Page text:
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MANCHESTER, Conn. (AP) — A warehouse driver who was asked to resign his job at a beer distributor went on a shooting rampage Tuesday morning that left nine people dead, including himself, and others wounded, company and state officials said.
The number of dead was confirmed by a Connecticut government official who was not authorized to speak publicly and spoke to The Associated Press on the condition of anonymity.
Authorities were notifying victims' relatives before confirming the number of deaths, state police Lt. J. Paul Vance said.
The driver had worked at the distributor for a couple of years and been called in for a disciplinary hearing, said John Hollis of the Connecticut Teamsters, who was with company officials at the scene of the shooting.
Hollis would not say why the driver was being disciplined.
About 50 to 70 people were in the warehouse during a shift change when the gunman opened fire, said Brett Hollander, the director of marketing at Hartford Distributors. Adding to the chaos was a fire at the warehouse, about 10 miles east of Hartford, that has been put out.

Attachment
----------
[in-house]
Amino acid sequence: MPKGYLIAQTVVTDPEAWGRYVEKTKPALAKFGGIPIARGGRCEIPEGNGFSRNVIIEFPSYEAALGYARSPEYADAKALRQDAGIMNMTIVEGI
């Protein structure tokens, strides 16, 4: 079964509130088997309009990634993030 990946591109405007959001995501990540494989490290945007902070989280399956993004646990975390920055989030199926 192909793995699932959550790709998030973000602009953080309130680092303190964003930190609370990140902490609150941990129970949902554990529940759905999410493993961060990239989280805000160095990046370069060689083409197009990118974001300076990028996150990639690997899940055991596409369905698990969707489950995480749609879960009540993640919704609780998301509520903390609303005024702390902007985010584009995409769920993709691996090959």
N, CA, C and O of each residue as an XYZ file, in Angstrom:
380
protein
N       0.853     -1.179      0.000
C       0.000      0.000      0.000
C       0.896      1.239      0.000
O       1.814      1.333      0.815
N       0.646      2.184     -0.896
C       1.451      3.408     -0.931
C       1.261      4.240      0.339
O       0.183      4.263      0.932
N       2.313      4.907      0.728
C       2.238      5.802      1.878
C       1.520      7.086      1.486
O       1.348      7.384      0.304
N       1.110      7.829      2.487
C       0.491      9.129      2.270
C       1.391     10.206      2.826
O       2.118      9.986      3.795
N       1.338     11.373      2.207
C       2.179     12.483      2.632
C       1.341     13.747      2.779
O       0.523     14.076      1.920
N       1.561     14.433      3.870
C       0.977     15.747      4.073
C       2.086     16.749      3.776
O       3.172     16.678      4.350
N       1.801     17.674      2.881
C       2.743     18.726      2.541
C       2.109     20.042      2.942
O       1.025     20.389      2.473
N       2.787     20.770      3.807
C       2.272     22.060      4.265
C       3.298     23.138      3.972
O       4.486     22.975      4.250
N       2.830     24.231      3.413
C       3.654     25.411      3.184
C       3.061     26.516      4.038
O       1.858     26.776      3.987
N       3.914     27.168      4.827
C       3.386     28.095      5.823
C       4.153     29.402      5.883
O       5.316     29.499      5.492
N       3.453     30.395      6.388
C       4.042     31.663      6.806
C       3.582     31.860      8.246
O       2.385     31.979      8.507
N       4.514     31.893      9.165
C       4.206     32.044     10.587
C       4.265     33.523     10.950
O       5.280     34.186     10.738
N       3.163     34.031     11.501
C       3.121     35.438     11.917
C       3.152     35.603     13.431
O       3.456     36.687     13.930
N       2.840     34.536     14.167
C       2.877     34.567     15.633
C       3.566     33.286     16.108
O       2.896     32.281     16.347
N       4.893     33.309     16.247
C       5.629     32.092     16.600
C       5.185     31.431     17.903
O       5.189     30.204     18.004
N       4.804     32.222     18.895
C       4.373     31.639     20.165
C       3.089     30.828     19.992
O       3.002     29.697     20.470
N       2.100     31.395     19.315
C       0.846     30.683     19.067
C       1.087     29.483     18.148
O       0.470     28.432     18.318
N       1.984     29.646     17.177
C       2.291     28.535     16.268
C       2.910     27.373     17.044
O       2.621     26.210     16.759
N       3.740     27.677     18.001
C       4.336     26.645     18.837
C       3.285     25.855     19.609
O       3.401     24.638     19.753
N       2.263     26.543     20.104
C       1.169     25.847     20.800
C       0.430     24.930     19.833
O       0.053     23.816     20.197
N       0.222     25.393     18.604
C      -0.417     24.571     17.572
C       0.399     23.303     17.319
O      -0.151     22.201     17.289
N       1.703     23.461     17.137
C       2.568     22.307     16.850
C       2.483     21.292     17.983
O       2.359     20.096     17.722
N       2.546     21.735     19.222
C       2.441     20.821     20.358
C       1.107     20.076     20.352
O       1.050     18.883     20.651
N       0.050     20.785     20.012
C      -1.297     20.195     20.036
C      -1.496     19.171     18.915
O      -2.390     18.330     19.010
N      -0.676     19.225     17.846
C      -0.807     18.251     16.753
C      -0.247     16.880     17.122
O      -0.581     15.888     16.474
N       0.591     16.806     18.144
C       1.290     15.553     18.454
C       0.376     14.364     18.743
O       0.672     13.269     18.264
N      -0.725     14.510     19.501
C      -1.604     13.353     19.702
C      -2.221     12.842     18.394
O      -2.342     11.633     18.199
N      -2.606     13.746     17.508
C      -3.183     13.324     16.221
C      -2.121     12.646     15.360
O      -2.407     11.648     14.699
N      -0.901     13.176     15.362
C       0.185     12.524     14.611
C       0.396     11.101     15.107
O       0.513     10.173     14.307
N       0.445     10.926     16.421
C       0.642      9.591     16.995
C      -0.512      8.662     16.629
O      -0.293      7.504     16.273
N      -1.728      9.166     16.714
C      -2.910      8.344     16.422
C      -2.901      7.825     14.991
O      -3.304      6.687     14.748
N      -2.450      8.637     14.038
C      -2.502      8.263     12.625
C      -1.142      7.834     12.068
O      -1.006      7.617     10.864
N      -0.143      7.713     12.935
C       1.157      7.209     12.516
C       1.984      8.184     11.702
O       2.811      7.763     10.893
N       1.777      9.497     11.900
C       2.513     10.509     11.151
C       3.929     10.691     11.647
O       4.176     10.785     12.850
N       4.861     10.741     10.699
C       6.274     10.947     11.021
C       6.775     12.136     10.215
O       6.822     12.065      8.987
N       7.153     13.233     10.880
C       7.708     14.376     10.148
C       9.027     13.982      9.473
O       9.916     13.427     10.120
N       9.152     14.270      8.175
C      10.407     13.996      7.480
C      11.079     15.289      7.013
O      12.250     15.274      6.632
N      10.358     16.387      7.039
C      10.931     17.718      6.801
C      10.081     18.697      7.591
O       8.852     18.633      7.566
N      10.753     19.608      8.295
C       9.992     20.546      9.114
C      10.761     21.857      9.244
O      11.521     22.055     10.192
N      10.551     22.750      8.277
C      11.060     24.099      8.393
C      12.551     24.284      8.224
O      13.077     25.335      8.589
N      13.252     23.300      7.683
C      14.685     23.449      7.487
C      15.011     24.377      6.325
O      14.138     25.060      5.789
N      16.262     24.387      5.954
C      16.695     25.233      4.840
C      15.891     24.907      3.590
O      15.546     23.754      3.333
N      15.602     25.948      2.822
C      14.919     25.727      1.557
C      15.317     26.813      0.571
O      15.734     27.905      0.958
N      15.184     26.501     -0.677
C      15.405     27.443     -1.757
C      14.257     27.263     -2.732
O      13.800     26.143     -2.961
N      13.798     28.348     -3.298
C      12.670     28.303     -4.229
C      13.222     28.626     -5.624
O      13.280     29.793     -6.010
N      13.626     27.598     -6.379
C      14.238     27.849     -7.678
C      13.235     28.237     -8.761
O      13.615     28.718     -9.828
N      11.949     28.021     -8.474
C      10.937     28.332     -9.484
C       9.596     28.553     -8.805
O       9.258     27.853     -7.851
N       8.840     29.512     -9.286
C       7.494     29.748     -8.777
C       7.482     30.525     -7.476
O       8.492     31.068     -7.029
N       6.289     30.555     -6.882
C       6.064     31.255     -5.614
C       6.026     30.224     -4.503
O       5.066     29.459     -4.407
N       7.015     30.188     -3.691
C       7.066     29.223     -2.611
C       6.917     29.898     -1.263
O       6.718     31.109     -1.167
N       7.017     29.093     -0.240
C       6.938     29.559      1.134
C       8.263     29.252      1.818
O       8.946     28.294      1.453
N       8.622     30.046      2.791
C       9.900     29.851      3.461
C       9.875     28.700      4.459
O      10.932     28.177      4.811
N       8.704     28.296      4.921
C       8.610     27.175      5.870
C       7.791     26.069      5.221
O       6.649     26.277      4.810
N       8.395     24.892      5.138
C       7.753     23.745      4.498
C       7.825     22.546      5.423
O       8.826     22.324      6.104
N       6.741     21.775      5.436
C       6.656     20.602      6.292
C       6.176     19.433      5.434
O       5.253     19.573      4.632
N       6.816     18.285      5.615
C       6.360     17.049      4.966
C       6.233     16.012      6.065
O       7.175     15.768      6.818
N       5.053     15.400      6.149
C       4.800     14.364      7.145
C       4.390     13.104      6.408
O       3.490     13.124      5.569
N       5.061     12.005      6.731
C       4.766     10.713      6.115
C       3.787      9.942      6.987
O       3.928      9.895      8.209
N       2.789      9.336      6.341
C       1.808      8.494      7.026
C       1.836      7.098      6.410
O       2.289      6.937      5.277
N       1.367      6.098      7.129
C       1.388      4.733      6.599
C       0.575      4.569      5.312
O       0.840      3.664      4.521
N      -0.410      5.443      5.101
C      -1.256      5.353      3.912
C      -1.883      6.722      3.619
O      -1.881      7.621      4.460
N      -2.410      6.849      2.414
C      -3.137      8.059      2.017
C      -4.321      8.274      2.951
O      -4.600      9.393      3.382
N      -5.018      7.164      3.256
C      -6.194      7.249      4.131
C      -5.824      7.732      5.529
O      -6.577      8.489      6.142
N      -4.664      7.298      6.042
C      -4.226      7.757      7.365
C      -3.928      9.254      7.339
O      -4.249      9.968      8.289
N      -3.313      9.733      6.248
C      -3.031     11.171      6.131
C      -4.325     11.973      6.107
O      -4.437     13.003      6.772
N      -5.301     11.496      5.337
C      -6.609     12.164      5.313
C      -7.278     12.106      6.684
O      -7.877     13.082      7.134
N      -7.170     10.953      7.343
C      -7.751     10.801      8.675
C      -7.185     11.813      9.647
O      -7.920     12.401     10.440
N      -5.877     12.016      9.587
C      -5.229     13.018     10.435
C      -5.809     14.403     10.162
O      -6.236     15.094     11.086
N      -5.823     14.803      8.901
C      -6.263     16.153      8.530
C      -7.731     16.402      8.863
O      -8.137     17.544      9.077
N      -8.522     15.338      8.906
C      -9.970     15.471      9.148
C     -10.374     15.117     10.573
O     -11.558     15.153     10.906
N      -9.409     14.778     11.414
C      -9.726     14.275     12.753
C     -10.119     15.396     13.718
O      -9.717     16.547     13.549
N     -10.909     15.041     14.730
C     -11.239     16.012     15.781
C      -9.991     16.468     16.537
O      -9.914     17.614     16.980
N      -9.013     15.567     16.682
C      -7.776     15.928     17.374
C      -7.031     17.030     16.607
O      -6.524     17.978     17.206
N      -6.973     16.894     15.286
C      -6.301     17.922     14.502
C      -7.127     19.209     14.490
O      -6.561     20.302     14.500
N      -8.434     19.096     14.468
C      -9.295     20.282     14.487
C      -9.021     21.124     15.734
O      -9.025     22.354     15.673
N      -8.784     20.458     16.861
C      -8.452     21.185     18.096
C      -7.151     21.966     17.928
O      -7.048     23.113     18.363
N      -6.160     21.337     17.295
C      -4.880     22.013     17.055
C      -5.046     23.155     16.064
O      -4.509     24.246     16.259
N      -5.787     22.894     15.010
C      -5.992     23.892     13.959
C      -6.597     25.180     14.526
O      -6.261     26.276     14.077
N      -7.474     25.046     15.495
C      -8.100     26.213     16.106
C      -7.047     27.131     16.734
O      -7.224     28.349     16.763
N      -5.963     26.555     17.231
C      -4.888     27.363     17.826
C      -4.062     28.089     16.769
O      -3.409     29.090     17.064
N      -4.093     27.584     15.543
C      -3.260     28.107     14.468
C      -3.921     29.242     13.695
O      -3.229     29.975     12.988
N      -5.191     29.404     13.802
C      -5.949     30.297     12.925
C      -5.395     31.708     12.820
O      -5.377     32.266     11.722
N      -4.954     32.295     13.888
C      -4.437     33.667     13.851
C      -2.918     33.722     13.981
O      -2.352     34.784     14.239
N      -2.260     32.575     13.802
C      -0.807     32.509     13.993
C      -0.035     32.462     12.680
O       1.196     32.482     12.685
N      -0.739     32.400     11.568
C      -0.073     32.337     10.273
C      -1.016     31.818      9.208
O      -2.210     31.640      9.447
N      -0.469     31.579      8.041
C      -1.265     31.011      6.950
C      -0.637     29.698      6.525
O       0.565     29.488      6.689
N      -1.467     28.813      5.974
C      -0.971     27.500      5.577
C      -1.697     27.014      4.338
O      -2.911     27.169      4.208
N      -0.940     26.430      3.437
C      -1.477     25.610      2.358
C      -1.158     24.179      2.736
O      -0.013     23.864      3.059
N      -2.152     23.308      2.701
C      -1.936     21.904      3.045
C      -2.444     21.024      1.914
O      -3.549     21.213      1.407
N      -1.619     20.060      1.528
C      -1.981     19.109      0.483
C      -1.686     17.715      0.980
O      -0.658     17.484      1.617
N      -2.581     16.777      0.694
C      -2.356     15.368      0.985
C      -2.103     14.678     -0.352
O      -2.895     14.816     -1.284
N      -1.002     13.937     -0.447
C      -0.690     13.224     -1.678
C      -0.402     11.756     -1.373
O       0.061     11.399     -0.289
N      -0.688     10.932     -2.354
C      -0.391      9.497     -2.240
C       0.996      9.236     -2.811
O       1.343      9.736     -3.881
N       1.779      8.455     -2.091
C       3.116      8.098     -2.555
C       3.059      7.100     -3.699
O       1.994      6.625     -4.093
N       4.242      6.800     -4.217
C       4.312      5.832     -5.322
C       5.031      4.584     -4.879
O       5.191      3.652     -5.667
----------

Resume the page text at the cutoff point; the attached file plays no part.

Hollander, whose family owns the distributor, said he did not know the driver well.
At least one person died at Hartford Hospital, spokeswoman Michaela Donnelly said. Another victim taken there was in critical condition, and one was in fair condition, she said.
Among the victims was Hollander's cousin, a vice president at the company who was shot in the arm and the face. Hollander said he thought his cousin would be OK. It was not clear if he was among the victims taken to Hartford Hospital.
Police officers from numerous agencies and police and fire vehicles surrounded the warehouse, on a tree-lined road in an industrial park just west of a shopping mall. A SWAT team with a police dog was walking around the property a couple of hours after the 7 a.m. shooting.
Families of workers gathered at the town high school to wait for information and comfort each other.
In a statement, Connecticut Gov. M. Jodi Rell offered condolences to the victims' families and co-workers.
"We are all left asking the same questions: How could someone do this? Why did they do this?" she said.
Associated Press writers Susan Haigh and Dave Collins in Hartford, Conn.; John Christoffersen in New Haven, Conn.; and Michelle R. Smith in Providence, R.I., contributed to this report.